What to do in case of an overdose
Unfortunately, an overdose is something that can happen to someone who is addicted to opioids.
When people overdose on opioids, their breathing often slows or stops. An overdose can decrease the amount of oxygen that reaches the brain, potentially causing a coma, permanent brain damage, or death.
What are the signs of an overdose?
- Slow, shallow, or no detectable breathing
- Unresponsive or unconscious
- Pale, blue, or gray lips, face, and nail beds
- Loud snoring or gurgling noise
- Slow or no pulse
You may find yourself in a situation where you are the only one who can help to save their life before professional support arrives. To be ready for a possible overdose, you can attend a no-cost, brief training to learn how to save the life of someone you know who struggles with opioid abuse or addiction.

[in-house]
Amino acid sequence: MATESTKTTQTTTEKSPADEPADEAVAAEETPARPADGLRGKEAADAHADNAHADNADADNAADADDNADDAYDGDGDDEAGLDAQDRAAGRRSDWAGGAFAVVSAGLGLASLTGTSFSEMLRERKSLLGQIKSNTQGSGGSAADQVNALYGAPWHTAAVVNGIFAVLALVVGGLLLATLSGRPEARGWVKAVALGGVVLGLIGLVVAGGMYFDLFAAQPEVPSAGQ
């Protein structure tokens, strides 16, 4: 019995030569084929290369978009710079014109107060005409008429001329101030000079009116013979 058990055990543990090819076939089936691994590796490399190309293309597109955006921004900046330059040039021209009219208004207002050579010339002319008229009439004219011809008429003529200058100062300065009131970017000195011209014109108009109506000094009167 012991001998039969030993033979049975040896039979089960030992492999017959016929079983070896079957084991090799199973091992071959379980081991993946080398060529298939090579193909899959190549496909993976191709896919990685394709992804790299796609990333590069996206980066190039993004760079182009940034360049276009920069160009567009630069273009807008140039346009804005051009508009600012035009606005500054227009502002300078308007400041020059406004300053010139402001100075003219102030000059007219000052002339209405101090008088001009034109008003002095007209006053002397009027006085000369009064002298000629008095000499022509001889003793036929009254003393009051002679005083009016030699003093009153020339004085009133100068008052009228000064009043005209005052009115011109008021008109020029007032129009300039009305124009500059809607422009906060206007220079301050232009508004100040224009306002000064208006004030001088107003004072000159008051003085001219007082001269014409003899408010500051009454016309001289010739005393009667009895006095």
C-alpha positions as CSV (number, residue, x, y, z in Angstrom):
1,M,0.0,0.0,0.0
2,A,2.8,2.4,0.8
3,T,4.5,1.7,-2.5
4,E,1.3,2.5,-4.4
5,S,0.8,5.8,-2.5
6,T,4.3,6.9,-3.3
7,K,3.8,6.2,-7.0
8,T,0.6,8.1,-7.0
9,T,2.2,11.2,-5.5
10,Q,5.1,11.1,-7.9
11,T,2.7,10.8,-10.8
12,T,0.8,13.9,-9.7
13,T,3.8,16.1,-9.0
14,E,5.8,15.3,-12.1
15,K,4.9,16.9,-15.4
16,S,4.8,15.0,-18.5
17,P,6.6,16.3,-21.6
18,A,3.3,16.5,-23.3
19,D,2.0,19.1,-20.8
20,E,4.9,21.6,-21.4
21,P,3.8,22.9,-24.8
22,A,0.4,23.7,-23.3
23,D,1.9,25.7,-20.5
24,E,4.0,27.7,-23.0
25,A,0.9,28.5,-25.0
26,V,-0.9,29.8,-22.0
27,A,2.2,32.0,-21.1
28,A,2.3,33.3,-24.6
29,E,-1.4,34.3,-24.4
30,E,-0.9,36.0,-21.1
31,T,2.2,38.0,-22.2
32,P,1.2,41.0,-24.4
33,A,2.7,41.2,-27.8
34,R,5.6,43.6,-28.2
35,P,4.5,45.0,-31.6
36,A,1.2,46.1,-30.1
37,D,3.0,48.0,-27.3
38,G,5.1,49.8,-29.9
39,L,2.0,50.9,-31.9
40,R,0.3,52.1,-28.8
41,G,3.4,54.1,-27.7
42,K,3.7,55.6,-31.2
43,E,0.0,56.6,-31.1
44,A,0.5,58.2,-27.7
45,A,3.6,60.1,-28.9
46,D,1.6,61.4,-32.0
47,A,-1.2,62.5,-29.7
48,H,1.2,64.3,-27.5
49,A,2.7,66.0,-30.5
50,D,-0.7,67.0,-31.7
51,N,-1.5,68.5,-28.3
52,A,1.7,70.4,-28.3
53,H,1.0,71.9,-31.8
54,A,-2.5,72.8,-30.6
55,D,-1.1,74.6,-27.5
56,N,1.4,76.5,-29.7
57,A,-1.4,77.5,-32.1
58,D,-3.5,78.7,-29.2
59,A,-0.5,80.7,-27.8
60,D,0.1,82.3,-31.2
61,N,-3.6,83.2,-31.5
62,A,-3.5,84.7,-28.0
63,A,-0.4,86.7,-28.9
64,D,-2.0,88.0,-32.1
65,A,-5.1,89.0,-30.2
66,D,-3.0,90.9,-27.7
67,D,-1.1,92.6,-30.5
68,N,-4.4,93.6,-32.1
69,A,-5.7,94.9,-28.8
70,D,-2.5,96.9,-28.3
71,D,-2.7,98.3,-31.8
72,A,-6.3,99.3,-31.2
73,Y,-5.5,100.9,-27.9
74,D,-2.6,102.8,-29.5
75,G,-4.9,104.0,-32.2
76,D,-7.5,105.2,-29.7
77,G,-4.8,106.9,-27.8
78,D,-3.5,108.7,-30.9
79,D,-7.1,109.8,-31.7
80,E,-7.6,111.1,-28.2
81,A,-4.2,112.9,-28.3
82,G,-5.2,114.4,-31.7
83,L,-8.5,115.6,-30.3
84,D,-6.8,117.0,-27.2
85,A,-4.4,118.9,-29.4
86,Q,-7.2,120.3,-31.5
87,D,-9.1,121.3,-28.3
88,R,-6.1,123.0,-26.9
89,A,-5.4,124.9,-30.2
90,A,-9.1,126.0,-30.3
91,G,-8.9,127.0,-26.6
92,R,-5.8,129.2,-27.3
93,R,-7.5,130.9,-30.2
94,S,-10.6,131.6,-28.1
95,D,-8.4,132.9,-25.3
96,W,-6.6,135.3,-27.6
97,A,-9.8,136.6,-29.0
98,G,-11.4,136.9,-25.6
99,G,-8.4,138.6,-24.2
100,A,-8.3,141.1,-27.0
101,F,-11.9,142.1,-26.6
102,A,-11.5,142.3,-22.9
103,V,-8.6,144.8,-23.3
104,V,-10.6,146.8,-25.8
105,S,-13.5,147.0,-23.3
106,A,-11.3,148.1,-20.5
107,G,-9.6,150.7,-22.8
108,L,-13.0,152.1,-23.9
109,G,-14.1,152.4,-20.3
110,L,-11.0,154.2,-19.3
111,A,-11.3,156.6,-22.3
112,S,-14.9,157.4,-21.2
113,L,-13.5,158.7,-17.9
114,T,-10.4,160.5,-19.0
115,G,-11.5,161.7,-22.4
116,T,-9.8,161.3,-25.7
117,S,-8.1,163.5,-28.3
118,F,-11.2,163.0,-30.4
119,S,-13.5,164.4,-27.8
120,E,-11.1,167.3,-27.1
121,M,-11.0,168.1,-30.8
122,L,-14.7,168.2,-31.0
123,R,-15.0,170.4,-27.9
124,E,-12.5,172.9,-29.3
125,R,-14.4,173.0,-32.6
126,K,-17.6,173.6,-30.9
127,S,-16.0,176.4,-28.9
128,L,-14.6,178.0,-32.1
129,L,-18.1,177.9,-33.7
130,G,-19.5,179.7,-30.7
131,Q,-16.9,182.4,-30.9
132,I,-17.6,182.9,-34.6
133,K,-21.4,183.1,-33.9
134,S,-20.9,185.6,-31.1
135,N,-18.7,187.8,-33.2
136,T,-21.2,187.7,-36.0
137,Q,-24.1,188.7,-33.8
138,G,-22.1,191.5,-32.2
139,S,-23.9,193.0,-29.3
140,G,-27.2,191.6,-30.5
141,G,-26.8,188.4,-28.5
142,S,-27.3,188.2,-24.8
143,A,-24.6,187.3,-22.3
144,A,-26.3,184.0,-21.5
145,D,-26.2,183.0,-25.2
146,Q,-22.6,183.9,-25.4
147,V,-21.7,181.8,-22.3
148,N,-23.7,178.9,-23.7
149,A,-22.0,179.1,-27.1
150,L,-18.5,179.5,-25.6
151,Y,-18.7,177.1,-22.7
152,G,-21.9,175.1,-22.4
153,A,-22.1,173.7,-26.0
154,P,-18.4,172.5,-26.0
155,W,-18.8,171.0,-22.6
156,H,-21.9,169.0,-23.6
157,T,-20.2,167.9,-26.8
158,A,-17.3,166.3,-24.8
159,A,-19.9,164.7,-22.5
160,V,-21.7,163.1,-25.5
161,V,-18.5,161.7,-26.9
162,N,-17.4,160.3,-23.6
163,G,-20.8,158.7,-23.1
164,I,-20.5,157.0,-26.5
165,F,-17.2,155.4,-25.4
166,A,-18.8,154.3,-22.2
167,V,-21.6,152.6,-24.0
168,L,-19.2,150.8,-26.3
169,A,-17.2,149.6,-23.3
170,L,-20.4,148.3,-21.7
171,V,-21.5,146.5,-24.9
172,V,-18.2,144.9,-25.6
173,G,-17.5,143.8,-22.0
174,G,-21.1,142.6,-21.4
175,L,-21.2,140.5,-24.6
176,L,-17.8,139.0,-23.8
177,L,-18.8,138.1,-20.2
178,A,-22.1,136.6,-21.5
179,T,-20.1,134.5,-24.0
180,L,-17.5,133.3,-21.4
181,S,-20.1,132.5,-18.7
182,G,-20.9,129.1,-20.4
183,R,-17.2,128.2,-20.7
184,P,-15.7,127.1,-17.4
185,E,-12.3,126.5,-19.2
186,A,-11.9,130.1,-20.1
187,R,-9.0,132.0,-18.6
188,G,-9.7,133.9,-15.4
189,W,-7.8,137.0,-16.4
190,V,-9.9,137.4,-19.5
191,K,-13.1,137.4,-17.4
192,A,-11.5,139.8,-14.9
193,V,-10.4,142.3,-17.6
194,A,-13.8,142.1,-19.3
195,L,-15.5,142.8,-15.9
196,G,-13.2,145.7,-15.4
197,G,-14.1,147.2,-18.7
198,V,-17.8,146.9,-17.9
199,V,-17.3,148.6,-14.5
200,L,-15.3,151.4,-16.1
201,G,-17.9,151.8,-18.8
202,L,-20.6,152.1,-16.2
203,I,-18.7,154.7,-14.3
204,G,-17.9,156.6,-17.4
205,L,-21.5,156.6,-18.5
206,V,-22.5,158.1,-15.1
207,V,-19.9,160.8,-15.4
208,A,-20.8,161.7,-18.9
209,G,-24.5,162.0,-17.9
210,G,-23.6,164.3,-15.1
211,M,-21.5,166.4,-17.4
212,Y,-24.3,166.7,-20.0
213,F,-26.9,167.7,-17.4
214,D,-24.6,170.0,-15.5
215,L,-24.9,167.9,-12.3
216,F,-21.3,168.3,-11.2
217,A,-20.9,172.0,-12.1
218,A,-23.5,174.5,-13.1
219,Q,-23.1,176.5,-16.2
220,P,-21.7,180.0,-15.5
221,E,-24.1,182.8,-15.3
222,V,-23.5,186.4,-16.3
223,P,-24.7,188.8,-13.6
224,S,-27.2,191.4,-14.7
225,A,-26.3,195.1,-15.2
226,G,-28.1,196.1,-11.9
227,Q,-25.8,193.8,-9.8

Save a life. No-cost Virtual NARCAN® (naloxone) Overdose Reversal Training
The City of Philadelphia is working to save lives, improve access to help, and reverse the adverse effects opioids have had on our communities. You can sign up for a live virtual overdose awareness and reversal training covering the basics of reversing an opioid overdose (using naloxone) and additional COVID-19 risk reduction tips. Those who register & provide a shipping address can receive Narcan (naloxone) mailed to them after the training.
Caring about someone addicted to opioids